If there are supernaturalists out there, they must be exposed for the embarrassment they are: and there’s no need to wait for more information to come in. So says the magistrate.
A word about Dr. Coyne in his self-chosen adjudicatory role is in order here. Note that a man’s character tends to be consistent in matters great and small. His campaign against Dr. Hedin was a big deal, with significant and wide-ranging effects not just on a professor but also the students who found the course valuable, and on an entire university’s academic freedom. What I’m about to describe is very small stuff by comparison, yet it is telling.
There was a time when I left a comment on his blog with my iPhone, which unhelpfully “corrected” his name to “Cony.” His response was, “It’s “Coyne”, Gilson. You can’t even get my damn name right. You hurtin’ for trafffic?” I wrote back (details here) explaining how the misspelling happened, and he blocked my answer from appearing, leaving his own inaccurate opinion as the last word.
One who pronounces judgment without admitting all evidence is not qualified to judge at all.
In another discussion a Coyne-friendly commenter challenged me, “please present the best argument for creationism.” Dr. Coyne blocked my answer from appearing, but did allow a later commenter to demand that I “Put your God where your mouth is.” That commenter could not have known that I had indeed done so, and that Dr. Coyne had muzzled my answer. (Details may be found here.)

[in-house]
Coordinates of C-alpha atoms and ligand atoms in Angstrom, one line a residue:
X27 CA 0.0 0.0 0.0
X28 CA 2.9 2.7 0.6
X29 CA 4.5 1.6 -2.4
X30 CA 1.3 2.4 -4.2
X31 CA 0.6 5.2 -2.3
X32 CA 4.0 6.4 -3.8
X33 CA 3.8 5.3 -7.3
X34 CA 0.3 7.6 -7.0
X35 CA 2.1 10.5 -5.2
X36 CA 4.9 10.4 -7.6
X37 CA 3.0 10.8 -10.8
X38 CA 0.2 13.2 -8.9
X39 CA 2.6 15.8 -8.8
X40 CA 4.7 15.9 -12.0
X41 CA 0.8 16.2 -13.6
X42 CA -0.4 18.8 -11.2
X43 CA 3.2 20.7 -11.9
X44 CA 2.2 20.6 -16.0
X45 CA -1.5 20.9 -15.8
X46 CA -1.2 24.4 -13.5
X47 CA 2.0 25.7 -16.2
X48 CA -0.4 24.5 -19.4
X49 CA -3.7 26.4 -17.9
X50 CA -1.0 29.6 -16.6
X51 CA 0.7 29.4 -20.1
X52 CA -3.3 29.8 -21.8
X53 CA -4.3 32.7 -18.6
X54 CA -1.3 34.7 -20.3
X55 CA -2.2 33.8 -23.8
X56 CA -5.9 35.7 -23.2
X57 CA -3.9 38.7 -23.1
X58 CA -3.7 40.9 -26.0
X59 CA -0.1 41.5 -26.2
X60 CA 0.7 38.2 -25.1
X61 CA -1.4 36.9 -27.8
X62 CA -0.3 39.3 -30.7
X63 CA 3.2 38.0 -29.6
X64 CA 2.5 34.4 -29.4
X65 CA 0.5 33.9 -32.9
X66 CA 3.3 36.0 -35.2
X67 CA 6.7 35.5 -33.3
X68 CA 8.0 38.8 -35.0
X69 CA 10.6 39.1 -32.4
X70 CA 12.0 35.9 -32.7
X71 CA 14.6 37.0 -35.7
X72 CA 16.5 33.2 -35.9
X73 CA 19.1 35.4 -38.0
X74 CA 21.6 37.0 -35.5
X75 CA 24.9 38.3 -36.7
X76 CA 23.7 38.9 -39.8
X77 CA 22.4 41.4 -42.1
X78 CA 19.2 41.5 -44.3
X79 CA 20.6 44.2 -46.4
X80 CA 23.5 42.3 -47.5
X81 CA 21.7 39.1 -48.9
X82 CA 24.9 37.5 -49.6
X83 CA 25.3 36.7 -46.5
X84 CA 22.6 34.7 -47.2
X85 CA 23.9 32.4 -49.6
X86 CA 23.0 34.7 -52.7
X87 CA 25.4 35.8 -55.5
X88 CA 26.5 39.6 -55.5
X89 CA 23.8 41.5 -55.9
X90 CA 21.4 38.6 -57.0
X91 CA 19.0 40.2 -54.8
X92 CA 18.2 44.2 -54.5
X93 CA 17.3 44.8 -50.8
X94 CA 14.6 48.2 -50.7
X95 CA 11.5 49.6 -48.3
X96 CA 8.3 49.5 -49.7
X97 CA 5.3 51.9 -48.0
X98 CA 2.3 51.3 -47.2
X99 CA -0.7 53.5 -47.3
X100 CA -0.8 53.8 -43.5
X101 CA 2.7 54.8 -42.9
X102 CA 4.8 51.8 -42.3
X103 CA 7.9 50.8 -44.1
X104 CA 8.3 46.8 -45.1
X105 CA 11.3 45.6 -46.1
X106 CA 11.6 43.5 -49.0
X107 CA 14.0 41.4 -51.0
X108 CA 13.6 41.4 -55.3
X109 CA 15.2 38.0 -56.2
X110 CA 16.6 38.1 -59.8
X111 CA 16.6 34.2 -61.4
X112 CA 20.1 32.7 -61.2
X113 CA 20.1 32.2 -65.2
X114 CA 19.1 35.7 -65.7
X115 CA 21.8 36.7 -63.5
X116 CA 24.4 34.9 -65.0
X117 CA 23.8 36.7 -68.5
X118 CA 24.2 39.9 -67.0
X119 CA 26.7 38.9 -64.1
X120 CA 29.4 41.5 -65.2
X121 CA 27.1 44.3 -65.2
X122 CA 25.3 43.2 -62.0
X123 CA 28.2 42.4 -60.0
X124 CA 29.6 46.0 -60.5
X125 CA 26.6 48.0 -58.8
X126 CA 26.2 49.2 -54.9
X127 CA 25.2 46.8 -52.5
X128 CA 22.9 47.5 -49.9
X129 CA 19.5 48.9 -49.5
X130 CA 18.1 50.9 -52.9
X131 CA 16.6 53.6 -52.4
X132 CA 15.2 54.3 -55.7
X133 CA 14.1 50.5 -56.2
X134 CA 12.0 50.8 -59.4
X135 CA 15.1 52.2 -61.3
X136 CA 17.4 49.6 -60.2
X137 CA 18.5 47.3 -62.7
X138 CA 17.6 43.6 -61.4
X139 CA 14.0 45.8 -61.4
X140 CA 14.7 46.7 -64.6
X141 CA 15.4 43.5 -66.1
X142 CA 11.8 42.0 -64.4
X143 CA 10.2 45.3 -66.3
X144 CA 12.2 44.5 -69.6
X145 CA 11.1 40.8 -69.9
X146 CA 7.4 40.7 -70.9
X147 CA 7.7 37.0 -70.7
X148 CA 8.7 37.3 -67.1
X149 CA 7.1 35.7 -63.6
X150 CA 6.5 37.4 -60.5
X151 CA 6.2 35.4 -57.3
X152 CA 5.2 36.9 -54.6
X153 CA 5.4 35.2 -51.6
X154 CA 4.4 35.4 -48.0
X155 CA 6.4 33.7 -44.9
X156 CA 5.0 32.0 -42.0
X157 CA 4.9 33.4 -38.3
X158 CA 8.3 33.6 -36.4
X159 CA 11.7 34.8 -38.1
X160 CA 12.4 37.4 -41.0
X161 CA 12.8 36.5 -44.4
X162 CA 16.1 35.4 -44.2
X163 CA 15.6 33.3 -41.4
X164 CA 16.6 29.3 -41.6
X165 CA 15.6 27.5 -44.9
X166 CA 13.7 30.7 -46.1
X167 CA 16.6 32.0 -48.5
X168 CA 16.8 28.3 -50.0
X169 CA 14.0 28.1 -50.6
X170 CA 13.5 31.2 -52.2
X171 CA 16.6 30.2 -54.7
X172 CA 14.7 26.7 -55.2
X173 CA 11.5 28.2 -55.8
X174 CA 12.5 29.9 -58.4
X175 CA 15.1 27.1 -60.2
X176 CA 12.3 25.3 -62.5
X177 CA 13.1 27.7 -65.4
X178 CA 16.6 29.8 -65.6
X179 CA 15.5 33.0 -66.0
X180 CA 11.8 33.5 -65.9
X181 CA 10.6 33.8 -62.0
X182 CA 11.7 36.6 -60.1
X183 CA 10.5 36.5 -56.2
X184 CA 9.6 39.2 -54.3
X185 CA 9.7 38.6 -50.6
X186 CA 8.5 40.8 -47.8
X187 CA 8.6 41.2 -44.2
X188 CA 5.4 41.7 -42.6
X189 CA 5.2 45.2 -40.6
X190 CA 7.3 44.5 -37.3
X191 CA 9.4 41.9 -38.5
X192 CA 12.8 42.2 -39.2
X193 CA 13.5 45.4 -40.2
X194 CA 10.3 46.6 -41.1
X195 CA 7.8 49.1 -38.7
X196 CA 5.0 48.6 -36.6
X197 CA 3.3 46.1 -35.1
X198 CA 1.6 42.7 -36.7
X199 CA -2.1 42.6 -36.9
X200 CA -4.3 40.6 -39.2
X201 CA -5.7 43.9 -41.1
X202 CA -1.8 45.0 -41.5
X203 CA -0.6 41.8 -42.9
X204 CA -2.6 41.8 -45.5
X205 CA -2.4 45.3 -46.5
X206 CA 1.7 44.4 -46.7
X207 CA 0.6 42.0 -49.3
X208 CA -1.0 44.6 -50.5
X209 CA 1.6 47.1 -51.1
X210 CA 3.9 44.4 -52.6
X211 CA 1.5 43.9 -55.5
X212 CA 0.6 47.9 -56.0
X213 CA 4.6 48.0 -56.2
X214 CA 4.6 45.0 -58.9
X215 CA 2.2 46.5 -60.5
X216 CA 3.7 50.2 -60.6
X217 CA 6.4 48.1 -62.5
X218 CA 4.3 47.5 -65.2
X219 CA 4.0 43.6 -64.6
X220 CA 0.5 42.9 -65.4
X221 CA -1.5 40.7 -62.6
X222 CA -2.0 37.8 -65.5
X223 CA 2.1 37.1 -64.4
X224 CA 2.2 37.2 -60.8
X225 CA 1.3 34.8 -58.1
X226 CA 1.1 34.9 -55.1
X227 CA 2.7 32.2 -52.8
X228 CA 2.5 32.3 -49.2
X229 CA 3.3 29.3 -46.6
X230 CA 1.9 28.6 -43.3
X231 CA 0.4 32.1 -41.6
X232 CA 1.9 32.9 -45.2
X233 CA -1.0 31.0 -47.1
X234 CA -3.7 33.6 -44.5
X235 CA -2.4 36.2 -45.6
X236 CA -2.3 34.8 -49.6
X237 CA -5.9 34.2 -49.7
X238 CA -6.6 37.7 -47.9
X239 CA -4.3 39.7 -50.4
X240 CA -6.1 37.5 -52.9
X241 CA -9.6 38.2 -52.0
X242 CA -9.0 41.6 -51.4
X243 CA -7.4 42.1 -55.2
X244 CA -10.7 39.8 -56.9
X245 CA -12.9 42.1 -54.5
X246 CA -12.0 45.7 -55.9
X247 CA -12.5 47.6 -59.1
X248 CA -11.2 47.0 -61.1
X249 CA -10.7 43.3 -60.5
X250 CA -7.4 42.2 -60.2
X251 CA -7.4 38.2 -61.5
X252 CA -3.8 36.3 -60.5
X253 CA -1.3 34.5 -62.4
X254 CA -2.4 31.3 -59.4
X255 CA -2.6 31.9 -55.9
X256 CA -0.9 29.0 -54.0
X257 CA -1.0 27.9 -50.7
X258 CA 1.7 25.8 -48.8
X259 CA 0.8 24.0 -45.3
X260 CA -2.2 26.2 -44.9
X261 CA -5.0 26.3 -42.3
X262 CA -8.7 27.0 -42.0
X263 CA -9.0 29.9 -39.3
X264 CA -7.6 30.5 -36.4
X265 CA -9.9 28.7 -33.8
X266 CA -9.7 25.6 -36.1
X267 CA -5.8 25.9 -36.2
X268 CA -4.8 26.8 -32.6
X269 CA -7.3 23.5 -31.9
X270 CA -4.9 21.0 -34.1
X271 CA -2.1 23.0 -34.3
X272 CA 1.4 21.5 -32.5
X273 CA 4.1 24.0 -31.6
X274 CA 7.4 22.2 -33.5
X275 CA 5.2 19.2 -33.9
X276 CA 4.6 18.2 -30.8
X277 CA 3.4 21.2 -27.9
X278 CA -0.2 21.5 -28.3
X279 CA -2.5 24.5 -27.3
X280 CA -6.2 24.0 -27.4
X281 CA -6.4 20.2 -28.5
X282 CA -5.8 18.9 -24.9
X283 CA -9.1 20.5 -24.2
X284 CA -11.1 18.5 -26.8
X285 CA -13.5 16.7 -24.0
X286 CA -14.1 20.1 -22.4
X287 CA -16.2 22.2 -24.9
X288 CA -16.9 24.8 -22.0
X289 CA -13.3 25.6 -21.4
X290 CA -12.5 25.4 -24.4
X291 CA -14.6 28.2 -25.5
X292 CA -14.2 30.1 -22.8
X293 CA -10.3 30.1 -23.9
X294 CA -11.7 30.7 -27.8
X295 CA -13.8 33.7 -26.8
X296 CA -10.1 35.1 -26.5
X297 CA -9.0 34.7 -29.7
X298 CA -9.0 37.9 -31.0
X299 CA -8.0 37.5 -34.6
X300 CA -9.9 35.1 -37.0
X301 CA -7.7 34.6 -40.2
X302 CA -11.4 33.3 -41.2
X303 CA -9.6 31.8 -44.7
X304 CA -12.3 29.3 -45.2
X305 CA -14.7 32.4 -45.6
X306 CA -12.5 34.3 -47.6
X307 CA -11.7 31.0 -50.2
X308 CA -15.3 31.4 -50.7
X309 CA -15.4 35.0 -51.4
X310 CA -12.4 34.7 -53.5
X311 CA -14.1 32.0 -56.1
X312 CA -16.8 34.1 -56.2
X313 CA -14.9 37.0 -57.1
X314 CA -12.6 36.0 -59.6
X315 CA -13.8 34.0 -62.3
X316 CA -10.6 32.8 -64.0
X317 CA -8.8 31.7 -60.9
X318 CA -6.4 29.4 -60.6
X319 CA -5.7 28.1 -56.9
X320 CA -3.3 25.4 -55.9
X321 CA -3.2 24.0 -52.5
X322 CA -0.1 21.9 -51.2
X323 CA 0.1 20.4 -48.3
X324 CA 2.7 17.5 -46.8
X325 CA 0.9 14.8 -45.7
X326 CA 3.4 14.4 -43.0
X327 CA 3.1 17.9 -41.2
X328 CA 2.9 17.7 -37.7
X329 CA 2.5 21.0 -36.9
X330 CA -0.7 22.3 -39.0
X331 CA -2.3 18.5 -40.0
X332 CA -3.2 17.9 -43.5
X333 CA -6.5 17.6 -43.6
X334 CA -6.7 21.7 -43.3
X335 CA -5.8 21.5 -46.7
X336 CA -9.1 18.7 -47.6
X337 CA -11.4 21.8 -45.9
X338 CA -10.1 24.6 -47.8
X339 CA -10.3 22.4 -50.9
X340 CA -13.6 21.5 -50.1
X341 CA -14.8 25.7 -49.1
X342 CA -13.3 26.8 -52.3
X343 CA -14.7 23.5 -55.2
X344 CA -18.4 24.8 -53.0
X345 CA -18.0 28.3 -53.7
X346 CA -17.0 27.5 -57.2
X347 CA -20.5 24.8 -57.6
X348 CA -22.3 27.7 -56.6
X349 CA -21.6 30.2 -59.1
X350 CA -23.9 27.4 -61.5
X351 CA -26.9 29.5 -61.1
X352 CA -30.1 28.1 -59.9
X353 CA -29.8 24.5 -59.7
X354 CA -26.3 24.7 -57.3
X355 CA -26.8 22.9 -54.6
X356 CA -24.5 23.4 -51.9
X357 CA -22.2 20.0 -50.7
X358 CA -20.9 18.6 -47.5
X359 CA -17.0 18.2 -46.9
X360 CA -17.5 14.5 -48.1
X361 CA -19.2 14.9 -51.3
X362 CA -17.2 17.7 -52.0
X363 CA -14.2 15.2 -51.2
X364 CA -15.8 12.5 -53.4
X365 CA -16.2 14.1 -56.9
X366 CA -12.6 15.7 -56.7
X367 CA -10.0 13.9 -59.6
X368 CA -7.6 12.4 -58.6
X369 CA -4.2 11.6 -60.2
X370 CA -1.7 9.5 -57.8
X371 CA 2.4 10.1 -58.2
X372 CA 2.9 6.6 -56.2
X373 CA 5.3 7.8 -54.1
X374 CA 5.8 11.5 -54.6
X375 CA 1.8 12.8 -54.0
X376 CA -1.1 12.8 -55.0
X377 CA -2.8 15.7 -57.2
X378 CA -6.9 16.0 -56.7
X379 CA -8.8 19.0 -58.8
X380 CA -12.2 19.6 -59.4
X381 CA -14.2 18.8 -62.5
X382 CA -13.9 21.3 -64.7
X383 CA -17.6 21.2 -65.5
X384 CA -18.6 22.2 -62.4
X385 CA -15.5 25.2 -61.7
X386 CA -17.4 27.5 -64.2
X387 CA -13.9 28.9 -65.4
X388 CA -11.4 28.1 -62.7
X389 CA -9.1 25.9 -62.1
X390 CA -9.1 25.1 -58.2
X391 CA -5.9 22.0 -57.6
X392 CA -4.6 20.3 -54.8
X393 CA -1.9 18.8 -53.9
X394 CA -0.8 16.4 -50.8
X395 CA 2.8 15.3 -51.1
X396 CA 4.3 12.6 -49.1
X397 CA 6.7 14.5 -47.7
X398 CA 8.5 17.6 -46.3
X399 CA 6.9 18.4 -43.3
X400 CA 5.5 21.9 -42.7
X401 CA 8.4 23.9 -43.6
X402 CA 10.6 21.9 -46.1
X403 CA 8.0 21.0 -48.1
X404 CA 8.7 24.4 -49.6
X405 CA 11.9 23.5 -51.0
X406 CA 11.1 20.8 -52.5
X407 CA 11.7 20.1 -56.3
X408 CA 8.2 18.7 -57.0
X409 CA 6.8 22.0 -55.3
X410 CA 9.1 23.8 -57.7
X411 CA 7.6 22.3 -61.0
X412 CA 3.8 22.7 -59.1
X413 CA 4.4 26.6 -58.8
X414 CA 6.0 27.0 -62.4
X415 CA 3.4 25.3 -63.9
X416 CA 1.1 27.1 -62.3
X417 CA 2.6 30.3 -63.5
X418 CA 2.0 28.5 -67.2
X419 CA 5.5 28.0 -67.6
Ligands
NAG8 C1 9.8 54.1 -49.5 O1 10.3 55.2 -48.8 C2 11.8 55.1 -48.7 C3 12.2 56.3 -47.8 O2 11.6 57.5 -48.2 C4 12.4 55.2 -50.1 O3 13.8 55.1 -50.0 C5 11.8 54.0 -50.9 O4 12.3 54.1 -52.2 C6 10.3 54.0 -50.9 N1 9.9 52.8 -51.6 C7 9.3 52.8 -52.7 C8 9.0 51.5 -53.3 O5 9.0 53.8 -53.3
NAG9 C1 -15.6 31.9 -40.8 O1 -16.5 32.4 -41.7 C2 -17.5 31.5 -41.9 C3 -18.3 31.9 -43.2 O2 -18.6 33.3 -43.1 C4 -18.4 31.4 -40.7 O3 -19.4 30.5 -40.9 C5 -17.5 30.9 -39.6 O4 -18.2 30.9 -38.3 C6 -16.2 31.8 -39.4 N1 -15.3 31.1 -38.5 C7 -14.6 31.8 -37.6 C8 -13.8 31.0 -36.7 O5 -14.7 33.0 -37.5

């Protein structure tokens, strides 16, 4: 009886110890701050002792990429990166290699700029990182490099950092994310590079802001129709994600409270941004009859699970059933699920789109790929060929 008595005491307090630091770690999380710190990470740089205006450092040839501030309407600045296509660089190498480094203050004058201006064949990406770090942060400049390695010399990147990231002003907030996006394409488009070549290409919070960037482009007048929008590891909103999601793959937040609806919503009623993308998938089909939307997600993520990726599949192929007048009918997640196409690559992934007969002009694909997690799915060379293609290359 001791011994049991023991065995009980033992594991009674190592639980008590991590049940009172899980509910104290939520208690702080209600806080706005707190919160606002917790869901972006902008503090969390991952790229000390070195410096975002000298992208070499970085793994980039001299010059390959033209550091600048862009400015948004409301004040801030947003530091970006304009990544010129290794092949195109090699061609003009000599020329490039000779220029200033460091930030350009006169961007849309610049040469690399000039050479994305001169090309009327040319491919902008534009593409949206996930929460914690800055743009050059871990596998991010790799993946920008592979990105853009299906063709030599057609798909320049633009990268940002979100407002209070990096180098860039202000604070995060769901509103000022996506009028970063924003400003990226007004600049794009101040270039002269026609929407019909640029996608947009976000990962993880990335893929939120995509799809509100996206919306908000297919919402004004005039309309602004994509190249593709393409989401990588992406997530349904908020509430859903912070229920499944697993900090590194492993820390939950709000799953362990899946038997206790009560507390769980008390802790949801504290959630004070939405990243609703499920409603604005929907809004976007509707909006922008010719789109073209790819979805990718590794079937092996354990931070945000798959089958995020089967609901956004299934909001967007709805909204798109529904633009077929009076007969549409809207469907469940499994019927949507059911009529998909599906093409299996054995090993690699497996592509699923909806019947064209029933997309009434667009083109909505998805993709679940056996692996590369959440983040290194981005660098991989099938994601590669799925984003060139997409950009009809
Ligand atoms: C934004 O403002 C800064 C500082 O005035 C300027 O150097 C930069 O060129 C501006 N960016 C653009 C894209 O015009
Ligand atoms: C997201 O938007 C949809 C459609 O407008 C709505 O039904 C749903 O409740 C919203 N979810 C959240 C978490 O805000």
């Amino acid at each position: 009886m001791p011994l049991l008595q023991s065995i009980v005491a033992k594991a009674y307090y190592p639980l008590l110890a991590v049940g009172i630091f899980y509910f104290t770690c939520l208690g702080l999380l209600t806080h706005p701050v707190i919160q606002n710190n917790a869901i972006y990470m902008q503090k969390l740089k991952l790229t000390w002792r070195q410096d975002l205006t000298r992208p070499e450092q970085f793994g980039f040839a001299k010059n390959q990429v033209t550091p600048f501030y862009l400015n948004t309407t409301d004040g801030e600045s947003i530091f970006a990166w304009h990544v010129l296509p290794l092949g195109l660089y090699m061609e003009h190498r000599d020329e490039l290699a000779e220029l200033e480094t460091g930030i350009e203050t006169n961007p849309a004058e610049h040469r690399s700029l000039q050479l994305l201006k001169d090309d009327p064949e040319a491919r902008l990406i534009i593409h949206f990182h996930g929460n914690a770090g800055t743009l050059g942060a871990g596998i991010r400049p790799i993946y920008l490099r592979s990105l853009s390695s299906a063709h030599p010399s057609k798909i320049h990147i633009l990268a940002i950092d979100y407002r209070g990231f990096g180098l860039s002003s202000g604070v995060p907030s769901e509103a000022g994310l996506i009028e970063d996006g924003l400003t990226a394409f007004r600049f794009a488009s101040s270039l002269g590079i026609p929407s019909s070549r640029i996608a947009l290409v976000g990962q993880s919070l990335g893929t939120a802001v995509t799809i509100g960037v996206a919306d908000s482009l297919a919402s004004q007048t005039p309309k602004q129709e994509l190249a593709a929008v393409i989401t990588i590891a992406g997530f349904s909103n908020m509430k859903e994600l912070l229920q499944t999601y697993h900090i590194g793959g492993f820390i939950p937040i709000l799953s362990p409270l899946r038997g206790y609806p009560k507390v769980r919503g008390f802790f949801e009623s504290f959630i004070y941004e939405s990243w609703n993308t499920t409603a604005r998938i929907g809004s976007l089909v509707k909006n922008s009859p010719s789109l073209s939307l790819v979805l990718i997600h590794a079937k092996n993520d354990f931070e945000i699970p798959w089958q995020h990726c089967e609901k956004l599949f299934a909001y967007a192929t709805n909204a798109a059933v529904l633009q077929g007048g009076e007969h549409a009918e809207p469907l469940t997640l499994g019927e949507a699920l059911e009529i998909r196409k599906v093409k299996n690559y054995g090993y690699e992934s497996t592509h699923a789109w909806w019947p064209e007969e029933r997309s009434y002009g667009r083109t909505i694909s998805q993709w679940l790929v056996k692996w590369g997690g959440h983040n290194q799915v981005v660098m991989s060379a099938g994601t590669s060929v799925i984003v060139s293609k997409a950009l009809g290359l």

One who does not allow the other side’s viewpoint into evidence is unqualified to be a judge.
And though it’s almost too obvious to mention, I think it’s worth pointing out Coyne’s deepest disqualifier: he has his own chosen side in this matter. He’s biased. No, not just biased: he has staked out a position of absolute non-accommodation (meaning: there can be no possible accommodation, rapprochement, or even discussion between religion and science), and he’s completely committed to utterly vanquishing all opposing viewpoints.
For the sake of good writing style I may have overused the superlative modifiers there (absolute, completely, utterly), but for the sake of describing the situation I have used them appropriately. This is who Dr. Jerry Coyne is.
And finally, I have to wonder what it is about Dr. Hedin’s and Dr. Bowden’s openness to asking questions in university seminars that perturbs Dr. Coyne so much. There is anger there, undoubtedly. I suspect there is fear as well. What you won’t find there is any sense of inviting true inquiry. In fact with respect to these kinds of issues, the only inquiry he seems open to is the kind that seeks to smell out anyone asking questions about naturalistic evolution—so that he can inquire, convict, and condemn.
“Engaging … exhilarating! … This might be the most surprising and refreshing book you’ll read this year.” — Lee Strobel
Too Good To Be False is coming out soon! Sign up here for updates on the book and the blog, and receive a free preview chapter!